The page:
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“Assail” by Ian C. Essslemont


I've found Esslemont's previous Malazan books to be a bit mixed, at their best they have had some fascinating world-building and compelling plots but they have a tendency to be let down by often bland characterisation and some of his plots have been a bit underwhelming. I thought Assail was a reasonably entertaining book but I think it's one of the Esslemont's weaker efforts. One problem is that the continent of Assail where the book is set is probably one of the less interesting settings in the Malazan world and it feels a bit underwhelming compared to how it has been built up by mentions in previous books by Erikson and Esslemont. In previous books Assail was referred to with dread by many characters but while it is an inhospitable land I would say there have been more forbidding settings in previous Malazan books (including the jungle setting of Esslemont’s last book, “Blood and Bone”). Many Malazan books are based on a diverse group of different factions journeying towards a convergence at the end of the novel and this is no exception. Most of the characters seem to spend most of the novel travelling to the same destination and while the pacing is reasonable (it isn't as tedious as some of the journeying in Erikson's later Malazan books) this part of the story isn't all that compelling. Once the journeying has ended the pace does pick up and the plot does become more compelling, the book does have a good ending and offers some conclusion to long-running plotlines first brought up in Erikson's books over a decade ago, although some bits do seem a bit rushed and a key part of the final confrontation seems to centre on a character I can barely remember from a previous Esslemont book. It's also a bit irritating that although it's nice to finally have a conclusion a plotline left hanging at the end of Erikson's "Memories of Ice" (which I read over a decade ago) virtually the first thing that happens in this book regarding the plotline is an explanation about why what the ending of Memories of Ice implied about the future was inaccurate, and the actual plotline seems less interesting than what I was expecting.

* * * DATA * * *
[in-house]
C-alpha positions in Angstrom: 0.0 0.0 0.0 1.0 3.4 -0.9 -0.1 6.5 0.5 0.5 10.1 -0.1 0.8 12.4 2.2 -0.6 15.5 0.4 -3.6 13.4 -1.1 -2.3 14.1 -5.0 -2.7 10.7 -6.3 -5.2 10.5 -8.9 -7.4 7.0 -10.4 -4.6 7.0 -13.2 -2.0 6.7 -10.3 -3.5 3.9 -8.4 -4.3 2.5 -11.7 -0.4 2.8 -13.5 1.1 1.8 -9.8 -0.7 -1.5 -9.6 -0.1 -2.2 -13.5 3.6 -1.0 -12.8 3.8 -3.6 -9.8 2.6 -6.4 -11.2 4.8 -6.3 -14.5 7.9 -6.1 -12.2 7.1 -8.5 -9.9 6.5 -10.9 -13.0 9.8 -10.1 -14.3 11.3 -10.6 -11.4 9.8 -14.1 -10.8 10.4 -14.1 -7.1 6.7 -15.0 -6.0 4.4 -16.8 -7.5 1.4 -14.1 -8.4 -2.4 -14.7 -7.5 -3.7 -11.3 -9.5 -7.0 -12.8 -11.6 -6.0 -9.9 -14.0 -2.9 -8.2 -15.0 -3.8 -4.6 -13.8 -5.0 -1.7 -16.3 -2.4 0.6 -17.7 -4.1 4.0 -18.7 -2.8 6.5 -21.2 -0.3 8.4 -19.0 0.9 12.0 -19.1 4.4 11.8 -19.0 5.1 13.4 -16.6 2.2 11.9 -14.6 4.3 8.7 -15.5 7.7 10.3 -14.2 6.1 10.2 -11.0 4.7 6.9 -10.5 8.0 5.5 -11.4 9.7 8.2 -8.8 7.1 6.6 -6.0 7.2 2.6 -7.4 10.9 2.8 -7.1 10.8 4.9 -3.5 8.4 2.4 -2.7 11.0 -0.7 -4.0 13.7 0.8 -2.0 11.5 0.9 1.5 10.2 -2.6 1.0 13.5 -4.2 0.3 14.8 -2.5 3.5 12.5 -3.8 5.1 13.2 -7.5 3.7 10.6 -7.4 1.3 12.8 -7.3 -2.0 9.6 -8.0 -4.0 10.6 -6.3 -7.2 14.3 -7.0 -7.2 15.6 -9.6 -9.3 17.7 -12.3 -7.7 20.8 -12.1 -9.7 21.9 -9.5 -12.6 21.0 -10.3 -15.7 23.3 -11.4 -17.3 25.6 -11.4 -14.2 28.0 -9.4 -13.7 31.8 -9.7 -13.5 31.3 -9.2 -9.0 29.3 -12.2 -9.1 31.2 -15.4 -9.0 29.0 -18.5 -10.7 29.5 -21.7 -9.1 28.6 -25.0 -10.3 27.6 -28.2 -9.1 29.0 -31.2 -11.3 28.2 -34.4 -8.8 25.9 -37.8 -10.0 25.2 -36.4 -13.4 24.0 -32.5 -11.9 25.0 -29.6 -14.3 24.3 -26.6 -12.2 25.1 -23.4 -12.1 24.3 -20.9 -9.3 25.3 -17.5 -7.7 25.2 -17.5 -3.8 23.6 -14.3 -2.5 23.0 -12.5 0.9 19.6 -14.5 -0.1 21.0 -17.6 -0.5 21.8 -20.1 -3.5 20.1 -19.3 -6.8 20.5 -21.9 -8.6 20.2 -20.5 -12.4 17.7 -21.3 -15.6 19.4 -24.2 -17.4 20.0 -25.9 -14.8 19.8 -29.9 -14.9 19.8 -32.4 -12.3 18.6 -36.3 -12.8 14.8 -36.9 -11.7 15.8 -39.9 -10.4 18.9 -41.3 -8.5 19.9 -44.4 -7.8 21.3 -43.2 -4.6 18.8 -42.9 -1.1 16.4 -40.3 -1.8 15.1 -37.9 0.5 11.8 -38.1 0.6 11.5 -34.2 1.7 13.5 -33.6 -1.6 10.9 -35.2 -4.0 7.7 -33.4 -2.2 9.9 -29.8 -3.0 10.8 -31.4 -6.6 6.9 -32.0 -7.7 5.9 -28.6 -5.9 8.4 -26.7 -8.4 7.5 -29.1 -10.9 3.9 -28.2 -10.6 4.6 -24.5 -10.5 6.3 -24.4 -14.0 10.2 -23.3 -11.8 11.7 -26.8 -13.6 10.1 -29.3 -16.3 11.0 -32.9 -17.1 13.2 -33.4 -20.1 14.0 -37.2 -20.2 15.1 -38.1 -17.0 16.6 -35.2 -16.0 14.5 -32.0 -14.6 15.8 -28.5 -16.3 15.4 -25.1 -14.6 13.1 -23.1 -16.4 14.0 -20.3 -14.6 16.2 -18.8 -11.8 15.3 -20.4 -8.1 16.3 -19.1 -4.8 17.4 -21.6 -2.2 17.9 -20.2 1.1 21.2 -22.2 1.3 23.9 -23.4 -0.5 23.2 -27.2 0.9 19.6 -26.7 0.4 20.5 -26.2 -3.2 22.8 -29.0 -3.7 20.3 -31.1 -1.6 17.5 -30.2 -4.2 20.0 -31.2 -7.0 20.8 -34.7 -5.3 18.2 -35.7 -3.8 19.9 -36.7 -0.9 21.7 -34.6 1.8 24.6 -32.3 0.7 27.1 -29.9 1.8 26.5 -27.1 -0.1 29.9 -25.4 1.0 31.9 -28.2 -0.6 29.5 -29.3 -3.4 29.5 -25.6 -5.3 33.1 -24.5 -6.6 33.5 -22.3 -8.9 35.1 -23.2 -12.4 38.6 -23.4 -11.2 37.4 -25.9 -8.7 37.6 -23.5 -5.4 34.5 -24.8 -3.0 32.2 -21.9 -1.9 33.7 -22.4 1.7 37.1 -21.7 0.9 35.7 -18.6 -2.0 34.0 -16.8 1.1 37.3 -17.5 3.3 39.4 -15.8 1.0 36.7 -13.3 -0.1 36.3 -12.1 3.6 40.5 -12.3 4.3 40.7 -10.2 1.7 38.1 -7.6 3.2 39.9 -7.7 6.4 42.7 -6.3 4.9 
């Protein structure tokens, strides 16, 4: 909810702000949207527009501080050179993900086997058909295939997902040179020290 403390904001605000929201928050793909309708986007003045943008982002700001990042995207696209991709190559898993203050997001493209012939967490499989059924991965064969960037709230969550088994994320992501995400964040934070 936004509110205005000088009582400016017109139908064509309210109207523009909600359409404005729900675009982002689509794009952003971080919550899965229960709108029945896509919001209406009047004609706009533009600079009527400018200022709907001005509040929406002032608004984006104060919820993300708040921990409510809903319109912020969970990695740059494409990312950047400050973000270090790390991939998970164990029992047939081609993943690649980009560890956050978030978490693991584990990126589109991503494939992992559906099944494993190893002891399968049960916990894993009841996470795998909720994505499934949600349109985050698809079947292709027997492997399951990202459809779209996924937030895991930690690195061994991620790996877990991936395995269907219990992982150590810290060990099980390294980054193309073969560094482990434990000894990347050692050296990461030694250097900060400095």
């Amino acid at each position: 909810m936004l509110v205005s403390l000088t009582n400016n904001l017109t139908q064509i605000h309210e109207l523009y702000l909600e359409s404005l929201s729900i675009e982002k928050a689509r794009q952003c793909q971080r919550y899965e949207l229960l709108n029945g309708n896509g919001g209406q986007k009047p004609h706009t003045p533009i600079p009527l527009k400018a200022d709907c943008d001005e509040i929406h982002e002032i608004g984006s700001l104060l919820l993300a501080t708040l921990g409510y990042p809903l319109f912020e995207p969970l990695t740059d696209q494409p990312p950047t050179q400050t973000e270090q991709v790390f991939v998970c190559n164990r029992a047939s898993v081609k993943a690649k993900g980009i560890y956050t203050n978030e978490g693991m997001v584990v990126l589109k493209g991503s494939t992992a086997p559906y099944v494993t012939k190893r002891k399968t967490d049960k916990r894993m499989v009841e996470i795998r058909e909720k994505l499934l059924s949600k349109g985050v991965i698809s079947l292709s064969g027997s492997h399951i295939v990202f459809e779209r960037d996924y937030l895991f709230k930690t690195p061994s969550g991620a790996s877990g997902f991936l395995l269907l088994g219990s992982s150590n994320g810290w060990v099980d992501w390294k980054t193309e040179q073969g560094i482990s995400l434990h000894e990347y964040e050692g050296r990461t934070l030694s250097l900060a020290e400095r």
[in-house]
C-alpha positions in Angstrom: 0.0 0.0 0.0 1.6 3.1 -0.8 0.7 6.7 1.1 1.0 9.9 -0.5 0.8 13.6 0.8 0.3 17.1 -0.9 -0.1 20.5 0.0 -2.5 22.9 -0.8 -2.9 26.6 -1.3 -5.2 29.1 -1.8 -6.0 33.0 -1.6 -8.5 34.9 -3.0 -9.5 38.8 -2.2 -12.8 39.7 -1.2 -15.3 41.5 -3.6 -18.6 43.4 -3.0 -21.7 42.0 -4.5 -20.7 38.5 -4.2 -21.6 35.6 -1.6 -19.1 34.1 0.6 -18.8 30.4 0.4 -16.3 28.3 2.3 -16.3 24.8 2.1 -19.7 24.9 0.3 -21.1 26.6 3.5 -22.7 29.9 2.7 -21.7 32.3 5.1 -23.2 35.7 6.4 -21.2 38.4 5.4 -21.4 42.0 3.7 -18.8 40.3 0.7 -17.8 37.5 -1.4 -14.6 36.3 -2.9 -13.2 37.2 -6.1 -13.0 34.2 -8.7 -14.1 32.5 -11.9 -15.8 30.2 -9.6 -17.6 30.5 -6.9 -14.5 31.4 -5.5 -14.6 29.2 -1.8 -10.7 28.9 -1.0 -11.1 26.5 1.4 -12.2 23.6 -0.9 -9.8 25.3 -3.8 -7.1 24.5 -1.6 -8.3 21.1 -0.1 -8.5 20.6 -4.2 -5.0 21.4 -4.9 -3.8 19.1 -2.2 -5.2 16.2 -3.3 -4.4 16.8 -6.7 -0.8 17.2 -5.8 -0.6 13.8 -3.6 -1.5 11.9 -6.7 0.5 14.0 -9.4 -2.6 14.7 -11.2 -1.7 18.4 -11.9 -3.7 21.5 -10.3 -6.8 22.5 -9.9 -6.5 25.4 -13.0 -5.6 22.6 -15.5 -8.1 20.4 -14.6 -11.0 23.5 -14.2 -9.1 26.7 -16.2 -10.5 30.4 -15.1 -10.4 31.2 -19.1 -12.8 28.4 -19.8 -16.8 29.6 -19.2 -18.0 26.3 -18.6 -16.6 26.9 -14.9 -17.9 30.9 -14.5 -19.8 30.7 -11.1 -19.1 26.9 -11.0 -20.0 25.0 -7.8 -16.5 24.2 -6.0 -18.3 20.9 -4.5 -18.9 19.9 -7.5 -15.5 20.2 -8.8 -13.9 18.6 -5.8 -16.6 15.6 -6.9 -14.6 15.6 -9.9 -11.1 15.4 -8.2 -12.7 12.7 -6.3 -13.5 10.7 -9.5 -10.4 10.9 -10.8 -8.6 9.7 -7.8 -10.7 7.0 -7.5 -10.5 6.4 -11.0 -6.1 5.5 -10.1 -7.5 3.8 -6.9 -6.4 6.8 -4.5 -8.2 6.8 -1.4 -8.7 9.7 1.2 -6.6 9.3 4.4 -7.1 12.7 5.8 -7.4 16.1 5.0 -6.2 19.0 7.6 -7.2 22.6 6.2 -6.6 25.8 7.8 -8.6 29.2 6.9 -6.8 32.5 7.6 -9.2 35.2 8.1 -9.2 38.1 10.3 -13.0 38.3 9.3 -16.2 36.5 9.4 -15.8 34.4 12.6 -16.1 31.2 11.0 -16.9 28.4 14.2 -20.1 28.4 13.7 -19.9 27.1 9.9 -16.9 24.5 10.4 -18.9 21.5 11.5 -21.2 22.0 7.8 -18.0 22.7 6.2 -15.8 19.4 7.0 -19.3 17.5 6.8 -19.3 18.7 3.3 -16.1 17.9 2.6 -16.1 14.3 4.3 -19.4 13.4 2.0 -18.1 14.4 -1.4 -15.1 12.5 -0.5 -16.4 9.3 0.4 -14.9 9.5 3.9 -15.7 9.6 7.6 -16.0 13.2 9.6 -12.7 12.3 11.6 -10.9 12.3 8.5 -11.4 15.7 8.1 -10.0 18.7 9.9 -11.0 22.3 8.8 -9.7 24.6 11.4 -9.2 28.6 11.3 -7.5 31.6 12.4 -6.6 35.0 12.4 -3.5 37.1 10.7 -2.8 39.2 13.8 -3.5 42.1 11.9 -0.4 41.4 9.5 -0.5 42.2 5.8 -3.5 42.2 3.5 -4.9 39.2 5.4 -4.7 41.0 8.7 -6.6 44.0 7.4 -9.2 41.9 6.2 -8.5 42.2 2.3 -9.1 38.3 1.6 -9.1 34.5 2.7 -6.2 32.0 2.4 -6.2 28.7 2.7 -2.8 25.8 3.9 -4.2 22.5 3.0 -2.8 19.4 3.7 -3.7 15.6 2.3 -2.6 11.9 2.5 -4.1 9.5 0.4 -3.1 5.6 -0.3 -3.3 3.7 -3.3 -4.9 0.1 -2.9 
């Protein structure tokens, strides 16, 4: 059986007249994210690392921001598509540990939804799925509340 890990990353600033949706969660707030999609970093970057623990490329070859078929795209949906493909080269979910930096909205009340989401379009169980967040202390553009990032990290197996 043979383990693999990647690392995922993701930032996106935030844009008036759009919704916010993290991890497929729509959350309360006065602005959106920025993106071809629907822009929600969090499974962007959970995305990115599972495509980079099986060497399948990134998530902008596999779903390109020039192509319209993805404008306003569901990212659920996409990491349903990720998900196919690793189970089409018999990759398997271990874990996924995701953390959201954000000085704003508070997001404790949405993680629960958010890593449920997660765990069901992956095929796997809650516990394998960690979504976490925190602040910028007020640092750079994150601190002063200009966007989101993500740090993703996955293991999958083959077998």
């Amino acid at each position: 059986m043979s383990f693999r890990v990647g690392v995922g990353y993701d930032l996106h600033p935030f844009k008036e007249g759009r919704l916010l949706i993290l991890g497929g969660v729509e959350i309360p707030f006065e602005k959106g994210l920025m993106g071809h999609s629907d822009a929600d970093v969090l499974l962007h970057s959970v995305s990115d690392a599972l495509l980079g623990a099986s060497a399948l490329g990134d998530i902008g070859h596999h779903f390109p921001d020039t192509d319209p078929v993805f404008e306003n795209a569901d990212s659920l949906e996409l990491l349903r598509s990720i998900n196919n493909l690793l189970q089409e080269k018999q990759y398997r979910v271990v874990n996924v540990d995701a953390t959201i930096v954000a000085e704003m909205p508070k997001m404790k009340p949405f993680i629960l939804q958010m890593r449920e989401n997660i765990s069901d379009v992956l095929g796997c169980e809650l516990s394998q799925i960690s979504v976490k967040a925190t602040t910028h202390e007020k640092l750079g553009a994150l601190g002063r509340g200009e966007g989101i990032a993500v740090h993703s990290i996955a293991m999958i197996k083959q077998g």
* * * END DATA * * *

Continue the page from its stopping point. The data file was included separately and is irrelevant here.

I think the biggest problem is that while the characterisation isn't exactly bad (there are a decent variety of characters and there is some reasonable character development), there is a lack of really memorable characters. This is perhaps not helped by a sprawling cast that means most characters don't get a huge amount of time spent on them, even important characters like Silverfox. Comparing the two Malazan authors I'd say this is one area where Erikson does have a real advantage, while his characterisation was always a bit hit-and-miss he does have some fascinating and compelling characters.

Overall, this is a moderately entertaining epic fantasy novel but I suspect it won’t turn out to be a particularly memorable one and it feels a bit underwhelming for something described on the cover as the ‘Final Novel of the Malazan Empire’.

Rating : 6 / 10